The trouble with the Stuxnet leak investigation

As I mentioned in this morning’s news round-up, the Justice Department has stepped up its search for the source of the Stuxnet New York Times leak.

In the summer of 2010, it was widely reported that the virus was somehow unleashed upon Iran’s main uranium enrichment facility. And in June of last year, the Times, citing inside sources, reported that the Obama administration ordered the attack, and then ordered its intensification after Stuxnet accidentally spread around the world — the reason news of the U.S.-Israeli made worm went public in 2010 in the first place.

Now, the Washington Post is reporting that FBI and DOJ officials are pursuing a number of possible culprits for the leak “at pretty high levels, too.”

This whole affair – from head to toe – is rather worrisome for a number of reasons.

Whether this leak originated because the Obama administration wanted to boast of the attack, or whether the information was passed on to the Times by an official worried about our foreign policy, it’s a win for democracy any time the public gains insight into the government’s activities. It’s particularly important for Americans to know what our government’s Iran policy is because there is scant evidence that the Iranian government is actually pursuing nuclear weapons.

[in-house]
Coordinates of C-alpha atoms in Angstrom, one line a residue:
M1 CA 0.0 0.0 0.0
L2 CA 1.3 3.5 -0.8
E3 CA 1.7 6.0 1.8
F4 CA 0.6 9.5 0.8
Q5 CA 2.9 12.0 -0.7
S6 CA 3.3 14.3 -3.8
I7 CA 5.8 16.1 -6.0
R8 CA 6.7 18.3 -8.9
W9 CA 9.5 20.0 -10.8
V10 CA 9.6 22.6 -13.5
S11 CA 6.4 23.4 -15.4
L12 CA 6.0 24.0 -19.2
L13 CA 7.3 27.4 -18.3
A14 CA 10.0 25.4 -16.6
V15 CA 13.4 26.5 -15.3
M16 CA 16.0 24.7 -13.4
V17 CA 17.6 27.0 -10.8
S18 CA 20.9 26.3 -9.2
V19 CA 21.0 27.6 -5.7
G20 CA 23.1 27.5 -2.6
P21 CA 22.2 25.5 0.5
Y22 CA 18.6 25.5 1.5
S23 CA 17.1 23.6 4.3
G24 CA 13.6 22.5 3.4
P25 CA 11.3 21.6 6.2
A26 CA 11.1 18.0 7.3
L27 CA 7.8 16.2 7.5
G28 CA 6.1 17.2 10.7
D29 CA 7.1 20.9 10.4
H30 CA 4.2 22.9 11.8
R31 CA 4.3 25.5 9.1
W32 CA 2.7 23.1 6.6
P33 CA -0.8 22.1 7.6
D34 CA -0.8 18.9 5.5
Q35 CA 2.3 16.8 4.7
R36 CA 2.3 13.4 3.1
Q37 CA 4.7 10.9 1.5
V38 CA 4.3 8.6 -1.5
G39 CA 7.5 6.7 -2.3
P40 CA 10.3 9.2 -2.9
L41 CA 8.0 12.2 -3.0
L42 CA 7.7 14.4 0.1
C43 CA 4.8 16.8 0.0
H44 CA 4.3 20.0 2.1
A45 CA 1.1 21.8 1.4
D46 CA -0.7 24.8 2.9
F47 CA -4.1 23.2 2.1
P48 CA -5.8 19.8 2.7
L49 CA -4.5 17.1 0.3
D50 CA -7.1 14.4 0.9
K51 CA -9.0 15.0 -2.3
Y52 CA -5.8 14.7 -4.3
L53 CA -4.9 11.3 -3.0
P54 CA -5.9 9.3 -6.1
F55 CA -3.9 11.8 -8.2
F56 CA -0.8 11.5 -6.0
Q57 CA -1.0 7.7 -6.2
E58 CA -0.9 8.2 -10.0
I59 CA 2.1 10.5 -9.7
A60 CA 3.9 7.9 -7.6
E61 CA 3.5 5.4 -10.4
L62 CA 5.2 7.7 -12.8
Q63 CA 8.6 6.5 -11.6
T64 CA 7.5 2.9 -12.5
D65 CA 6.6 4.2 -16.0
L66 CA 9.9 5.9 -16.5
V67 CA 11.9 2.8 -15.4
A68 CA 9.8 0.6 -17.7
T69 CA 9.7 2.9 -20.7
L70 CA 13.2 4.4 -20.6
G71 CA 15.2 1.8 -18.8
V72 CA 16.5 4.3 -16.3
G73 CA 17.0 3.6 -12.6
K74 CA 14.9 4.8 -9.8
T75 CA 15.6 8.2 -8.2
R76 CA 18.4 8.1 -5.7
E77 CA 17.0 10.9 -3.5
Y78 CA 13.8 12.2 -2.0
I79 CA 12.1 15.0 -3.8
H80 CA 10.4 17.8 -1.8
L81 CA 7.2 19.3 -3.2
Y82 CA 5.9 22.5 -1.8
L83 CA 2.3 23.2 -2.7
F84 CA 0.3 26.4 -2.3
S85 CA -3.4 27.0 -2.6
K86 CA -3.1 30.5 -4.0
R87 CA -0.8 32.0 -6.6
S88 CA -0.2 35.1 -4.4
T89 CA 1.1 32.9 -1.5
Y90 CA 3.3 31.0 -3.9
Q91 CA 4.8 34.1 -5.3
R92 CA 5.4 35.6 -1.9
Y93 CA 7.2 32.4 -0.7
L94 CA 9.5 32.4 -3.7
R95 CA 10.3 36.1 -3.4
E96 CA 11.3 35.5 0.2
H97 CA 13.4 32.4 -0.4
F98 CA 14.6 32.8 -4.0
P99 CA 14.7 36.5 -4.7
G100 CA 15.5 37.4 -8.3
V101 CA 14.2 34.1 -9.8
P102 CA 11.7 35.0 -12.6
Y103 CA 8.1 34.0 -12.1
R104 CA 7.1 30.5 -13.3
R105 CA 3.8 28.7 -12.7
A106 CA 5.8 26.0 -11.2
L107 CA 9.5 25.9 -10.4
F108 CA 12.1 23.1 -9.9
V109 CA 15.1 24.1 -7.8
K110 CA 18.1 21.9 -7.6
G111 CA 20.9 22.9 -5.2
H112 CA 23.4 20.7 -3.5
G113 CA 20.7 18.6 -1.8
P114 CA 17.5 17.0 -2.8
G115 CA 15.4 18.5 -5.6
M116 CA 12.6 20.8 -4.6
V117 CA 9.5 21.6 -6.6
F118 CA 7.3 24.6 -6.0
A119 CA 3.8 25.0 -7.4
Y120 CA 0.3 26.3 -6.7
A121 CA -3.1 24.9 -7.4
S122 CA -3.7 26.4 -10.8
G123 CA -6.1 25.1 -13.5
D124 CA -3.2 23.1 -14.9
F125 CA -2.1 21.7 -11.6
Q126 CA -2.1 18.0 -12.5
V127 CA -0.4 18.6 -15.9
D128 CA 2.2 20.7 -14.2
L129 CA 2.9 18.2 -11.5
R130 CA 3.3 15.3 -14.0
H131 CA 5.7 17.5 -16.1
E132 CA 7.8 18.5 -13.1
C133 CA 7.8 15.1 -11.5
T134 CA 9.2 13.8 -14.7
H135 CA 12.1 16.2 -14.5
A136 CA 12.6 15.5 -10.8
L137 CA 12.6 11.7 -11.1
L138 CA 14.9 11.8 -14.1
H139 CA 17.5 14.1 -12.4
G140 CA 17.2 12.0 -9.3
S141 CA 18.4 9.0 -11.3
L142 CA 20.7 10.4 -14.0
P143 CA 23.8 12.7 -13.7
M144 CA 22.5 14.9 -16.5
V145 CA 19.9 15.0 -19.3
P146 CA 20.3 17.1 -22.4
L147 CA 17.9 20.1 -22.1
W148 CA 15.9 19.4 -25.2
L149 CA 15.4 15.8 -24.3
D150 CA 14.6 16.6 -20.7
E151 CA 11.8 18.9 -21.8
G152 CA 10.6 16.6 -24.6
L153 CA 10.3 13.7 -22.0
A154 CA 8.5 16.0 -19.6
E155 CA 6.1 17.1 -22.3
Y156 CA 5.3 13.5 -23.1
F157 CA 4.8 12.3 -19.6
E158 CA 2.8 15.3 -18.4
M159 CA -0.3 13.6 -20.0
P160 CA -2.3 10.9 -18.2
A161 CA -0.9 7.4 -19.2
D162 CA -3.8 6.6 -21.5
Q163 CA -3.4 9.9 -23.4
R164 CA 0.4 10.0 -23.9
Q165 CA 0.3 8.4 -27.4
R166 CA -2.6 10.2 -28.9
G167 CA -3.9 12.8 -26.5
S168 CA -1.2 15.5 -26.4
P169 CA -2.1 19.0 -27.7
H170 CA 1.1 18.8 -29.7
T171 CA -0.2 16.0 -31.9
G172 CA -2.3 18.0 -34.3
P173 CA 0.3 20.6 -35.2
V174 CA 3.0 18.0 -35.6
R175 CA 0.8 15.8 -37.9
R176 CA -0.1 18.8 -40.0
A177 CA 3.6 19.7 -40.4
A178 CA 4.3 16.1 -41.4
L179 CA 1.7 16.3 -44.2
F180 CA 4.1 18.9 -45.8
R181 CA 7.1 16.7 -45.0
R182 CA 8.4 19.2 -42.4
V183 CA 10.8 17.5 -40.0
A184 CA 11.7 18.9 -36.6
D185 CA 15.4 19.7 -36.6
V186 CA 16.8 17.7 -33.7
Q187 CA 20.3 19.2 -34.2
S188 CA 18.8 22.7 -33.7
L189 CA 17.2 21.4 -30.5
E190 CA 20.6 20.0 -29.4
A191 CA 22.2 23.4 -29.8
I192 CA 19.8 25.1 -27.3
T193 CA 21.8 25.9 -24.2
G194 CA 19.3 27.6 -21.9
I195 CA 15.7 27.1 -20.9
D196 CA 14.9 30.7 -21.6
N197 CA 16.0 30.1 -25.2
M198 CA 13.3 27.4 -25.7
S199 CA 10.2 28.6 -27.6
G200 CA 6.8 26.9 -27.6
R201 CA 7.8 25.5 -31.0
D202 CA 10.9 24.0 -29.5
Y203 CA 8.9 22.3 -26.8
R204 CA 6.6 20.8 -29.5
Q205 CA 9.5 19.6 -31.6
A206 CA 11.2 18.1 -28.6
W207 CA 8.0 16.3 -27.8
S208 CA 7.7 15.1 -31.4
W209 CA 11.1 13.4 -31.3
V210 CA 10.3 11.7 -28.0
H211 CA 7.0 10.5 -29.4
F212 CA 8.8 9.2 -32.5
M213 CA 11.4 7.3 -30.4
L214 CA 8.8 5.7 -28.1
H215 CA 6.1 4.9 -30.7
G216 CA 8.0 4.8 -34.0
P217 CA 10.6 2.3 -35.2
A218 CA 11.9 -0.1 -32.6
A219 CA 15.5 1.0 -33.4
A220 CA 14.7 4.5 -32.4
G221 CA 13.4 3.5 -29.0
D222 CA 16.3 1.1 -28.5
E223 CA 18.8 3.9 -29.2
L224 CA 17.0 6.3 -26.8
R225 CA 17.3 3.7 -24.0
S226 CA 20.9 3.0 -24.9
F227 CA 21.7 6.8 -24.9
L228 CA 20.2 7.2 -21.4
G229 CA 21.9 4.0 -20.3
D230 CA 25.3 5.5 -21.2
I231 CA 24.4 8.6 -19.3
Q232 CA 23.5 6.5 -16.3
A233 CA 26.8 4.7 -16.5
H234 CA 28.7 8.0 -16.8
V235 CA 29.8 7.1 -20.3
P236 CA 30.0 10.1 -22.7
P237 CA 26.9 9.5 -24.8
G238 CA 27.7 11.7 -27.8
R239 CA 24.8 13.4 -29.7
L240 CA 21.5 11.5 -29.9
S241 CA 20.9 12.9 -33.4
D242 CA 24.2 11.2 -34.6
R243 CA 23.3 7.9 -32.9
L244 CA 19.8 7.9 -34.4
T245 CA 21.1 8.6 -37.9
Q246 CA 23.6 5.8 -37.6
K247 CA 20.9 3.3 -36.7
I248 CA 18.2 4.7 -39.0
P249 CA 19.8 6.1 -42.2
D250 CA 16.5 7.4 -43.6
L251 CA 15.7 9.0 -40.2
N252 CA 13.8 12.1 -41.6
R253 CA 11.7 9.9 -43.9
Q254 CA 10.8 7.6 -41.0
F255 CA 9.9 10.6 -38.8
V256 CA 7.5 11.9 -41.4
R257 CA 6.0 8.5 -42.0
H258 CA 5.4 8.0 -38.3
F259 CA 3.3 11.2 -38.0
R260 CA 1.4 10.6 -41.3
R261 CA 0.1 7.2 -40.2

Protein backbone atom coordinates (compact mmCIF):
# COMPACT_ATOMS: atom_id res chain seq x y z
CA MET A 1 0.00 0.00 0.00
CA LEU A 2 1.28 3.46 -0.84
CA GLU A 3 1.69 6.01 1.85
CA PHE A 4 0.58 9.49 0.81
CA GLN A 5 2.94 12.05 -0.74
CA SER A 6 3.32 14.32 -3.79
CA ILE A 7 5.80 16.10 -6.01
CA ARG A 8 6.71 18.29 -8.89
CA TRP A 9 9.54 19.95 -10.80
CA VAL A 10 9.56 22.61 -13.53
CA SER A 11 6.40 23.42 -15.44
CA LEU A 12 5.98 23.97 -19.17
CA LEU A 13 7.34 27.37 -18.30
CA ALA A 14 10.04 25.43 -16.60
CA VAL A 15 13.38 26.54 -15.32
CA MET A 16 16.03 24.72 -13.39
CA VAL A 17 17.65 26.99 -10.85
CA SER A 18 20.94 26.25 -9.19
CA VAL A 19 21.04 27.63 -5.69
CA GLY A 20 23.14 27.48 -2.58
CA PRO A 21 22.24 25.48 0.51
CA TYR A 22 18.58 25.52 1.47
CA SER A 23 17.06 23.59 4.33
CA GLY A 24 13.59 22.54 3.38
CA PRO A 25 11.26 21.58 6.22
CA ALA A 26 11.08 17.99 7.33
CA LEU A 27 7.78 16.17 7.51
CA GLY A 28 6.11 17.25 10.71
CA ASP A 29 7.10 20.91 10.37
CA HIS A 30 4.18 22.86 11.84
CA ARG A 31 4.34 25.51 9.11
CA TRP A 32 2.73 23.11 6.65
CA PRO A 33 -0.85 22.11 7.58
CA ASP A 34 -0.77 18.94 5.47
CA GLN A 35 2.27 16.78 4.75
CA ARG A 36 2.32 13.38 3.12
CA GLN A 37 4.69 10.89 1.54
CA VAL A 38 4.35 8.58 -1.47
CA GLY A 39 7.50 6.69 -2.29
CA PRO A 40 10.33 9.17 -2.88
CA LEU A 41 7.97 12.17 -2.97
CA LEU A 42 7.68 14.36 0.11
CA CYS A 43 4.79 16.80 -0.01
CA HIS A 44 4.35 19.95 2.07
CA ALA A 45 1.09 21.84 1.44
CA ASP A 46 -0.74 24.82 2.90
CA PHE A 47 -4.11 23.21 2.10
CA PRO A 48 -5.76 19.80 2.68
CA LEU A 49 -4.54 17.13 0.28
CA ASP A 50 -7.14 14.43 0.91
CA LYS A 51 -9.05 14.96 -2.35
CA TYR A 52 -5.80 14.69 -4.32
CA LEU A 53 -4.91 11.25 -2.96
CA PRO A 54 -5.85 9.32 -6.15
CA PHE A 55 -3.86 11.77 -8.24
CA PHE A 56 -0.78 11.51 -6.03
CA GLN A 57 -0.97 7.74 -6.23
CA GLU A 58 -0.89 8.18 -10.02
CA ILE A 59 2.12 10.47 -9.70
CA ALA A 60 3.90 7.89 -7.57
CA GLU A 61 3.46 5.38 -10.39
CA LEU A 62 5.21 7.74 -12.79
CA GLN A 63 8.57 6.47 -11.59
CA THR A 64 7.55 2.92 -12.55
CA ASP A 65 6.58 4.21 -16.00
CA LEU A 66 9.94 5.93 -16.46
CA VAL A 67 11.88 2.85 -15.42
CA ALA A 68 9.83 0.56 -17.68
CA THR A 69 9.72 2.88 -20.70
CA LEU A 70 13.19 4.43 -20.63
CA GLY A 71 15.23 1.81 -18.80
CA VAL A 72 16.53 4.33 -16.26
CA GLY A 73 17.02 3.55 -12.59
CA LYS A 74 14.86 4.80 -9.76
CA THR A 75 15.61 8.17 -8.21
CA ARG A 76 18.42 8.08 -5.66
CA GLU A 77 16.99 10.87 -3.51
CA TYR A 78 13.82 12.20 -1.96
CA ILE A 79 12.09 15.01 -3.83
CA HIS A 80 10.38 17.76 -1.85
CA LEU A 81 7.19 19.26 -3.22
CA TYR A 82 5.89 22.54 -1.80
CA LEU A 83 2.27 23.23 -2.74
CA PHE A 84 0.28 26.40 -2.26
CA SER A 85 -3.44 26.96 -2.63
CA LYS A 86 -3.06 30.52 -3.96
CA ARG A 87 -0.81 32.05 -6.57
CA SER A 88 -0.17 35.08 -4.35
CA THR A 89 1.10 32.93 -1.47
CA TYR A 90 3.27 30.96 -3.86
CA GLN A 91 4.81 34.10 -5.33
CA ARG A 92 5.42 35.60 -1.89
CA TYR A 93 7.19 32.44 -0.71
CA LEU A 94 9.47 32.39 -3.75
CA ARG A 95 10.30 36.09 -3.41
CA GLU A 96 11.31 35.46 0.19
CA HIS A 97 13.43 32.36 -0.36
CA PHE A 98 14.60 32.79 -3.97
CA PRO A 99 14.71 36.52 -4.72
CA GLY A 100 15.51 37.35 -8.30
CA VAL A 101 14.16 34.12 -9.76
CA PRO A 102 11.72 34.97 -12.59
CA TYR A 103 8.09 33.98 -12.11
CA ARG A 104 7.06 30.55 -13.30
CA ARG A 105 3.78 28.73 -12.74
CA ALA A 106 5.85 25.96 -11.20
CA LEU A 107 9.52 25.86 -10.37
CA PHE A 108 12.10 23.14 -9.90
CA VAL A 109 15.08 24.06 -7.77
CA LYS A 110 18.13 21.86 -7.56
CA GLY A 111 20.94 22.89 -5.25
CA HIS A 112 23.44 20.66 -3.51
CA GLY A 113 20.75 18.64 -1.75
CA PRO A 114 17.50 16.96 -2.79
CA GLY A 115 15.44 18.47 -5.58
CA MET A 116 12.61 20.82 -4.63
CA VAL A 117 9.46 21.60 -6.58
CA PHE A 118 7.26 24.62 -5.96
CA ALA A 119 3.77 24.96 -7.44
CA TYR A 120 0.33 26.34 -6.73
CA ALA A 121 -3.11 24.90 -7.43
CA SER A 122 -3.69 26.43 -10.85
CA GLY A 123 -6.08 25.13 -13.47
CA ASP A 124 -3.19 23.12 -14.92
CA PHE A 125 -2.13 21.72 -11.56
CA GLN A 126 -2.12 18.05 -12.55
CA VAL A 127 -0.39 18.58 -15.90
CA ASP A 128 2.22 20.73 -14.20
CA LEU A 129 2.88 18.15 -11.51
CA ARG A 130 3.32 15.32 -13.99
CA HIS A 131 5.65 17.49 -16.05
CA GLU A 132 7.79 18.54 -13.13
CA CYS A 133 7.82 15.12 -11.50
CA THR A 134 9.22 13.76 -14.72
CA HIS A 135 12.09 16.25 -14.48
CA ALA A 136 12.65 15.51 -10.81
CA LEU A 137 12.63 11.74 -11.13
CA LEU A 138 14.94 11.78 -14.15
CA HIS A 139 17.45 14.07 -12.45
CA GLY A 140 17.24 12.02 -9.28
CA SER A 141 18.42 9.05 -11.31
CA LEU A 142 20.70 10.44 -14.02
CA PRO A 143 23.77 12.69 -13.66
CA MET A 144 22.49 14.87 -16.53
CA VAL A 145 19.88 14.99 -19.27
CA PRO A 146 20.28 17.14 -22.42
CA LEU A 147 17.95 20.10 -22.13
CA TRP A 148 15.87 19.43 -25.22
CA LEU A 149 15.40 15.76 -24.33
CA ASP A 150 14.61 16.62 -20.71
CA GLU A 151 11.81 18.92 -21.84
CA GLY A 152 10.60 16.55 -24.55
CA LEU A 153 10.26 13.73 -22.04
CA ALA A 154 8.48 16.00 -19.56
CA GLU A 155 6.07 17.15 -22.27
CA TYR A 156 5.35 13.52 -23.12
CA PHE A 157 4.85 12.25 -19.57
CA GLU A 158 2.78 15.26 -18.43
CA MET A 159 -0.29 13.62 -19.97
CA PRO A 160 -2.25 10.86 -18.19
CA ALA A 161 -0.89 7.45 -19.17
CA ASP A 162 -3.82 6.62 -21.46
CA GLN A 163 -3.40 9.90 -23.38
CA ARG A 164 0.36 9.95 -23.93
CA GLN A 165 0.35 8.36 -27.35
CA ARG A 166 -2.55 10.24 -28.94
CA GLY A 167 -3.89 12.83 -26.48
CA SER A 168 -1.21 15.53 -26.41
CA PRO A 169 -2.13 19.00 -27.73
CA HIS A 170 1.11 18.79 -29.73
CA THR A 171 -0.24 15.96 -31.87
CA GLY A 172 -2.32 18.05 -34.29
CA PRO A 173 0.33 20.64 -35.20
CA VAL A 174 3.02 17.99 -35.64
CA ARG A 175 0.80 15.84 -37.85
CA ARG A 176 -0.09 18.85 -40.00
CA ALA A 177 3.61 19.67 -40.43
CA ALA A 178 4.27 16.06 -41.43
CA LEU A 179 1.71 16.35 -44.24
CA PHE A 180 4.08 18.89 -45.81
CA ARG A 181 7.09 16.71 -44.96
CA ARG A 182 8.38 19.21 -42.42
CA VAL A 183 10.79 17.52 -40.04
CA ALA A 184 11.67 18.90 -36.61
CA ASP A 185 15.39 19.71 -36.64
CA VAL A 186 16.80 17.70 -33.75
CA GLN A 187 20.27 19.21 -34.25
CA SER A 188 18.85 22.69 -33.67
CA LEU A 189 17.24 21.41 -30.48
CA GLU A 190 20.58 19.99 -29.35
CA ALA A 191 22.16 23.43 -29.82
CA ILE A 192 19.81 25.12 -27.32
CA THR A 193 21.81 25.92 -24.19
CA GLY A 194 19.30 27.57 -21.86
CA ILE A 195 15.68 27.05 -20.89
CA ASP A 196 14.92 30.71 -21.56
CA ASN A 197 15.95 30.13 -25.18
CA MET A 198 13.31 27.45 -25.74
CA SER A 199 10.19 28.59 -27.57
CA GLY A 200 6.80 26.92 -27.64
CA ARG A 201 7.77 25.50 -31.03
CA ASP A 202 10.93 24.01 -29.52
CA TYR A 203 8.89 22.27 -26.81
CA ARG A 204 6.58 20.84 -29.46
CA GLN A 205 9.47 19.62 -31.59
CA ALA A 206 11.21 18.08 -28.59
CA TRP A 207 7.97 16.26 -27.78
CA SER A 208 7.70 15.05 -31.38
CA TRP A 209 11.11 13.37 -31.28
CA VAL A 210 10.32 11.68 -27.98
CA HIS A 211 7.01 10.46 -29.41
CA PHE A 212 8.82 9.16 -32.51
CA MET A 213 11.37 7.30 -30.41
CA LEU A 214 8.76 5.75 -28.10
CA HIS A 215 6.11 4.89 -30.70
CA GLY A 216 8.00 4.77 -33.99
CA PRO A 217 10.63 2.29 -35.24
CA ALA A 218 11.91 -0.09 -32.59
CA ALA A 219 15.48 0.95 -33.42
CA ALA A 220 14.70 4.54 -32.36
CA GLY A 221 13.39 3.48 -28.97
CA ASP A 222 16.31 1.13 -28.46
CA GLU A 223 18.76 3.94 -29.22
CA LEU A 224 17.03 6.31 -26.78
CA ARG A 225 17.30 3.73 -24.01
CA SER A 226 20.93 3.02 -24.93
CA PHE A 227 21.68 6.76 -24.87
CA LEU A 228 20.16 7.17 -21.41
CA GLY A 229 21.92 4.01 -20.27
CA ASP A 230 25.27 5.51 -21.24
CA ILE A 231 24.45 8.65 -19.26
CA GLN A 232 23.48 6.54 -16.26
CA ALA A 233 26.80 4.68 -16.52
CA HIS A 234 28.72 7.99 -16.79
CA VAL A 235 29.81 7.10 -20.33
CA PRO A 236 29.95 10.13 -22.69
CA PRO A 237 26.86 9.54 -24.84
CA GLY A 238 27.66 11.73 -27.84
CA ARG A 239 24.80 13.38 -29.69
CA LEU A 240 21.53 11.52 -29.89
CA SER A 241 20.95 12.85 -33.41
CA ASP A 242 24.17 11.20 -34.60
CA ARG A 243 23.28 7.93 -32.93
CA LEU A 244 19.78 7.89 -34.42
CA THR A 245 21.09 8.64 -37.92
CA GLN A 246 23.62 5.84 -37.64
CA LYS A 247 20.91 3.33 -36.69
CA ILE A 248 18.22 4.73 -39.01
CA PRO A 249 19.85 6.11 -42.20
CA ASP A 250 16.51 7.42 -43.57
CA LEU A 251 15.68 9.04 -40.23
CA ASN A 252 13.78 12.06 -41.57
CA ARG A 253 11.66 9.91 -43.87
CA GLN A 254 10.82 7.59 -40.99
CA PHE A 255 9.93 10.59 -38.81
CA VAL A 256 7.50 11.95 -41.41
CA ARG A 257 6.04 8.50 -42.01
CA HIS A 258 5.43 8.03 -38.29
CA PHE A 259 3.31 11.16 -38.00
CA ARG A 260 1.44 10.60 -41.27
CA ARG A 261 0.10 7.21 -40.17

The urgent need for public oversight of this policy is magnified when considering that in 2011, the Pentagon declared that a cyber attack could be considered as a casus belli. Yet not only did the executive branch unilaterally launch an attack against critical Iranian infrastructure that, by its own standards, amounts to a declaration of war, but “a programming error,” according to the Times, caused the de facto war declaration “to escape Iran’s Natanz plant and sent it around the world on the Internet.”

Regardless of how and why the story was leaked, it’s important that the American people know about it.

But does the Obama administration contemplate its own policy? No. It investigates those who talk about it. As Glenn Greenwald pointed out today (and has discussed at length in the past), the Obama administration has charged more whistleblowers under criminal statutes than all other administrations combined. A President who once declared the Iraq War to be a grave mistake and that his would be the most transparent administration in history declares that ignorance is strength as his administration plays a dangerous game with Iran.

Samuel Knight

Samuel Knight is a freelance journalist living in DC and a former intern at the Washington Monthly.